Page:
What It’s Like to
Adopt a Child

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In Short: Wonderful and emotional.

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My wife and I have two children. Our first is biological.

However, my wife had complications in the pregnancy that meant she didn’t want to go through it again. We did want another child. I have a couple of cousins who were adopted, so we looked into adoption.

There are several different ways to go. We chose to work with our county’s social services and do a foster-adoption. We first had to be trained and certified as foster parents, including home inspection. We were then assigned a social worker who would advocate for us. We put together a little scrapbook for our social worker with pictures of us, our first child, and our home.

When children come into the foster system, they are also assigned a social worker. That social worker then meets with the social workers of the parents who are willing to work with a child in that category (age, gender, foster only or foster-adopt). After we were foster approved, we waited for several months before being selected at one of these meetings. When foster parents are called with the details, they are given the option to accept or decline.

Man holding baby as little girl looks on.
The author with both of his children (family photo).

When we got our call, we said “Yes!” right away.

We got to meet our second child as an infant still in the hospital, when he was one day old. His teen-aged birth mother had arranged with the social workers there to put him into the foster system, as she wanted him to have a better life than she could provide.

When he was ready to leave the hospital, we brought him home. From then, his social worker made regular visits with us to see how he was doing, and to notify us of the progress of our case. She was actually the one who told us about September 11th as it was happening, as we were home with the kids and weren’t listening to the news. We had to get her permission to take him out of state to visit family.

Though the birth mother signed over her parental rights at the hospital, the county still had to follow the procedures to get that legally recognized, and to terminate the parental rights of the birth father. The county tried several ways to contact him, but he never responded. This process took nearly a year.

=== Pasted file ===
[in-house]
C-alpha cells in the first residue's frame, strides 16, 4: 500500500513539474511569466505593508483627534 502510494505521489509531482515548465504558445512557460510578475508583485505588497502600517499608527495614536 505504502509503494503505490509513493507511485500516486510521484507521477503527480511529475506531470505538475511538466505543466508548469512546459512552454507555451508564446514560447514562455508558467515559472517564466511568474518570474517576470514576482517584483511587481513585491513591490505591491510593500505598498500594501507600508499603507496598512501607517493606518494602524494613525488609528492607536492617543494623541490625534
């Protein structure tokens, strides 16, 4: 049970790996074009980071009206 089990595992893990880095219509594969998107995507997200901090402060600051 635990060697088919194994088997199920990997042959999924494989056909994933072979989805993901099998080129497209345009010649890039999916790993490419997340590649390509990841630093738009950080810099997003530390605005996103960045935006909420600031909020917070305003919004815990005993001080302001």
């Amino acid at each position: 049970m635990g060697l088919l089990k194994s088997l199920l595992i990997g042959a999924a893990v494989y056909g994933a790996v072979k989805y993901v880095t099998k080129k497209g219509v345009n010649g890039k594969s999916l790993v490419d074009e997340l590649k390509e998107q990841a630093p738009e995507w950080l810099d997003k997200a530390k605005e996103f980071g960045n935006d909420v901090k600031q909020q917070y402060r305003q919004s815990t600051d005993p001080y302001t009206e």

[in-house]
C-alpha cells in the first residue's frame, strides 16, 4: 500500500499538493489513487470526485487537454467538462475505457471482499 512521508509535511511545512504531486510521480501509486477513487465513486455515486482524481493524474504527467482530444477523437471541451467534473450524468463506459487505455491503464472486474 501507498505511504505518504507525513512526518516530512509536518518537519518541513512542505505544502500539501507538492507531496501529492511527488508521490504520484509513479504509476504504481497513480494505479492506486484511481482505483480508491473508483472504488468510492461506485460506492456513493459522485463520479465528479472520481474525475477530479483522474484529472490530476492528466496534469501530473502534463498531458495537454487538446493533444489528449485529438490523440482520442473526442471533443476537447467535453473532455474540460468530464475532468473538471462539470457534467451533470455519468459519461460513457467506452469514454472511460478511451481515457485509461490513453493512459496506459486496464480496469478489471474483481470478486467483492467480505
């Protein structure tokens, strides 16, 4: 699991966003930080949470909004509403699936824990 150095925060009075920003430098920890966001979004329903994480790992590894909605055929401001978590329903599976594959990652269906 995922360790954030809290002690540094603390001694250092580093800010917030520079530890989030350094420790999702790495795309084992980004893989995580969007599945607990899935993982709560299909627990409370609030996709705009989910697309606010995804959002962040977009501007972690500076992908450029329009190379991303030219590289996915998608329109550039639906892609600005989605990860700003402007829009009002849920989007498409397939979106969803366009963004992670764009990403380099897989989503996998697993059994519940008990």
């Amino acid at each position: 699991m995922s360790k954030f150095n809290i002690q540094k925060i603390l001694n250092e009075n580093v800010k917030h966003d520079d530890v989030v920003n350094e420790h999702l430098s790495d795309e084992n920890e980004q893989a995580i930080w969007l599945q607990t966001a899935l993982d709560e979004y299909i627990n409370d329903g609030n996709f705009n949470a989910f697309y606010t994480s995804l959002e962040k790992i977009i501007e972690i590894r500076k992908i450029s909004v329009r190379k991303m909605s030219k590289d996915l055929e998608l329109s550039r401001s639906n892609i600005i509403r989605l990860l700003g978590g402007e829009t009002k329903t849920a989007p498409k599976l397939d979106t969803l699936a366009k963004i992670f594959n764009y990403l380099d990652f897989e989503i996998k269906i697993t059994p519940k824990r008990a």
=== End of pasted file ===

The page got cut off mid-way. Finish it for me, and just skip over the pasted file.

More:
At the time, the guideline for foster-adopting an infant (under 2) was supposed to be six months. Sometimes we felt like our case was so straightforward, it was not the most urgent case for his social worker. All birth parental rights were terminated when our son was 11 months old. Shortly after his first birthday, we finally received our court date for adoption. We met with the judge in chambers, and the papers were signed. His birth certificate was revised so that our names are on there.

I have had friends who also did foster-adoption, and their road was not as smooth as ours. They had to return the first child to the birth parents before eventually adopting from their second placement. I don’t know if I’d be able to handle that steep of an emotional roller-coaster.

Our son has been with us since he came home from the hospital. We don’t think of him as any different from our biological child in worth or relationship. He looks more like me than our biological child does. We feel very blessed to have him as our child.

Robert Carvalho is a father and family person in the San Francisco Bay Area.

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4 thoughts on “Adopt a Child”

  1. We adopted three, all newborn infants. One came to us via foster care at age two weeks. The other two were private adoptions, which we met at the hospital on the days of their births. All three are now adults, ages 27-31.

  2. Thank you for sharing your experience. The negative adoption stories seem to get all the attention (and I know some personally) when there are so many more wonderful stories out there — I know several of those, too. My sister, as an unwed teen in the 1960s, was forced to give up a daughter at birth. Thanks to DNA testing, they have met and established a relationship, and my sister is so grateful for the couple who adopted the girl and raised her in a loving home. My sis has no problem understanding who the “real” mom is.

  3. My wife and I did foster-adopt for both of our children. We received our son when he was five months old and he was officially adopted in 12 months. The mother, a meth addict, gave him up but there was confusion about who the father was. She had an affair and the birth father was in jail. It took twice as much time for the adoption to finalize due to the birth father.

    My daughter’s birth parents, addicts as well, did as little as possible and then begged the judge each time to continue with their reunification. Even though the mom admitted that she is an addict and will never get clean and she was also in & out of rehab centers the judge had a bleeding heart and allowed it. It took years to finalize the adoption and it was an emotional rollercoaster for us.


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